The plan for Wayne State was to make it difficult for Davis to score as easily as he did in the teams’ first matchup, a 90-79 SCSU victory in which Davis dropped 46 points. Davis managed a hard-earned 47 in the second go-around, but it wasn’t enough to sink the Wildcats.

Facing a 15-11 deficit five and a half minutes into the game, WSC took the lead on a 7-0 run courtesy of a Ferrarini jumper, a Joseph 3-pointer and a layup from Ferrarini.

Davis converted on a three-point play opportunity to tie the game at 18-18 before Wayne State went on another run, this one an 11-0 scoring spurt courtesy of a Ben Dentlinger free throw, a Joseph three-pointer, a layup from both Jacks and Dentlinger and another three from Joseph. The surge gave the Wildcats a 29-18 advantage at the 9:06 mark of the first half.

“I thought our guys were locked in,” Kaminsky said. “That’s a really talented St. Cloud team that I think is capable of competing with anybody nationally. They’re really that good.”

WSC led by as many as 13 through the remainder of the first half as they saw Davis cut the SCSU deficit to nine with a 3-pointer with just two seconds left in the half to make the score 48-39 in favor of WSC after 20 minutes of play.

In the first half, WSC outscored SCSU 28-18 in the paint and held the advantage in fast break points at 11-4.

At multiple points in the second half, the Huskies cut the Wayne State lead to one or two possessions. For most of the second half, however, Wayne State responded to each SCSU spurt to reextend their lead to three or four possessions.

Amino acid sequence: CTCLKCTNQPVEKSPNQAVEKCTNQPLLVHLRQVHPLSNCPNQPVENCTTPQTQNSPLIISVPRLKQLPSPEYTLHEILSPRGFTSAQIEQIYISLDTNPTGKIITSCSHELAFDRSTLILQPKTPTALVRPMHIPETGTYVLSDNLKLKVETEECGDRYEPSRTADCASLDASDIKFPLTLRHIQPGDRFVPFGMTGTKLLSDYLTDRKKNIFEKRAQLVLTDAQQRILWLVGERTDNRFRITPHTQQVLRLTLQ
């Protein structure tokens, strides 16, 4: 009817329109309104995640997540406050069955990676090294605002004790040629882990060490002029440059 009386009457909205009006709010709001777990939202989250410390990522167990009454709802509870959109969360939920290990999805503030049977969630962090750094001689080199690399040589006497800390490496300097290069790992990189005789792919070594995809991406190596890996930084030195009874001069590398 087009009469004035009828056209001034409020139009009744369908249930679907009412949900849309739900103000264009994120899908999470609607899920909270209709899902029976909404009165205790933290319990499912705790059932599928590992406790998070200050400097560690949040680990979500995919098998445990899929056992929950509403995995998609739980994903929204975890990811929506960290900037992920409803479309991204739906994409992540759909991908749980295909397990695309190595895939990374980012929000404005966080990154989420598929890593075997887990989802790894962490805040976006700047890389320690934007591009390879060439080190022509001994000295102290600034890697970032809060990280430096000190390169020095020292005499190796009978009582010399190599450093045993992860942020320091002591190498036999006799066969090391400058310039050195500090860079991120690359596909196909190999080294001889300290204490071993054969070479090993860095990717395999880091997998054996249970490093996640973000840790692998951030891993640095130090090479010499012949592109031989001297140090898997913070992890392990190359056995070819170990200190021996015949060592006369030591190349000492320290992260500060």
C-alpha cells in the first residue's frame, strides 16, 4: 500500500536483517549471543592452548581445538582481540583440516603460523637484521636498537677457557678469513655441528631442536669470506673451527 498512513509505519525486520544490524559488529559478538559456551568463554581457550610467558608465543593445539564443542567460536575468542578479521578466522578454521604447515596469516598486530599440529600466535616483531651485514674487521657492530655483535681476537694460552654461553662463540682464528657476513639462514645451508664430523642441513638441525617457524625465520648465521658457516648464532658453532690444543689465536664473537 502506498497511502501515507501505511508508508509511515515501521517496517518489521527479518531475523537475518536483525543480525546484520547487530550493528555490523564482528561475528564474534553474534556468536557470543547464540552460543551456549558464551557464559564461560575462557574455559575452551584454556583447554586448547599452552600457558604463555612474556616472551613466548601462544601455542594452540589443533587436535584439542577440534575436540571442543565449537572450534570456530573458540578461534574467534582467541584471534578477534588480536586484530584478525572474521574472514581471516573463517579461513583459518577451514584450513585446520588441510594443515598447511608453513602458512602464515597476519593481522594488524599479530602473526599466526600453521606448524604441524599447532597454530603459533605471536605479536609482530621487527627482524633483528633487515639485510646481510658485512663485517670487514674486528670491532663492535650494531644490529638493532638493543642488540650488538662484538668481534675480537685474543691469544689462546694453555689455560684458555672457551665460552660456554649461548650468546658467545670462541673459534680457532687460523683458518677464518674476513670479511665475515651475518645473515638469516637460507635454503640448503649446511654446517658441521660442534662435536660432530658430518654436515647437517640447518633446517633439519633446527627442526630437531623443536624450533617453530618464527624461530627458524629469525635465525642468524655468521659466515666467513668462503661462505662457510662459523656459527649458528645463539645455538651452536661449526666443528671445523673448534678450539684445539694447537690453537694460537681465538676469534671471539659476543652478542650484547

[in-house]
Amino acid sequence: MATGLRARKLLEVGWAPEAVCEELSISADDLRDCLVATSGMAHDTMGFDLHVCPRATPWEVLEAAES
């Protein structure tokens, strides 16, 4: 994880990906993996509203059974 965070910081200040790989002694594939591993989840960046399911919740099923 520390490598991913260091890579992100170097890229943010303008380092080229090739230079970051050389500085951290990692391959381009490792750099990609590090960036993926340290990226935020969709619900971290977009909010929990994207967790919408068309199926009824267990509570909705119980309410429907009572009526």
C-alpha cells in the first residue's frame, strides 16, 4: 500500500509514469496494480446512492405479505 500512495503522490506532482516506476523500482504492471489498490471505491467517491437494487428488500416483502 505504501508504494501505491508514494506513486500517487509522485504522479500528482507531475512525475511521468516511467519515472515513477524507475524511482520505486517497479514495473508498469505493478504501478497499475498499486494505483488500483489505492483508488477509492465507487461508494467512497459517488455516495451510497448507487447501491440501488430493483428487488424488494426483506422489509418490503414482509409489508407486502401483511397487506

At the 18:00 mark, Davis cut the lead to 50-46 before Jacks, Vance Janssen and Dentlinger each scored on layups to increase the Wildcat lead to 56-46. SCSU’s Jace Kitchen cut the Husky deficit to 60-57 at the 9:55 mark but just over a minute later, Jordan Janssen tipped home a miss from Jacks to give WSC a five-point lead. That lead grew to 10 over the next four-plus minutes of play after a Joseph 3-pointer with 4:10 remaining in the game.

Davis simply wouldn’t allow the Huskies to let the Wildcats walk out on their own terms, almost single-handedly willing SCSU to victory. Despite Davis scoring 12 of SCSU’s last 17 points, WSC made enough plays down the stretch. With WSC leading 75-73 with :06 left, Vance Janssen knocked down two free throws to increase the Wildcat lead to four. Davis hit a three to make it a one-point game but Ferrarini caught the ensuing inbounds pass and threw it ahead as time expired to seal WSC a trip in the semifinals.

“Ironically, I think we did a much better job this game on Gage in making him work for things,” Kaminsky said. “We put some different matchups on him just to put some size on him, but I thought we really made him work for everything.”

Four Wildcats scored in double figures, with Jacks and Joseph leading the way with 20 and 19 respectively. Vance Janssen had 11 and Jordan Janssen had 10 for the Wildcats, who shot 46 percent on the night.

“I didn’t get to go [to the Pentagon] my first three years but we got to go this year playing in the conference tournament and it’s just a whole different atmosphere,” Janssen said. “I’m really glad for the younger kids on our team who got to experience that now, so they’ll be hungry to go back there again.”

The victory over the north’s second seed set up a semifinal showdown the next day with the south’s fifth seed, Southwest Minnesota State, who WSC defeated twice in the regular season.

“Part of the tournament is you have a big win, and you’ve got to turn around the next day and there’s a physical component and mental component,” Kaminsky said. “I thought our guys did a great job of moving on from the St. Cloud game and getting ready for a little bit different team.”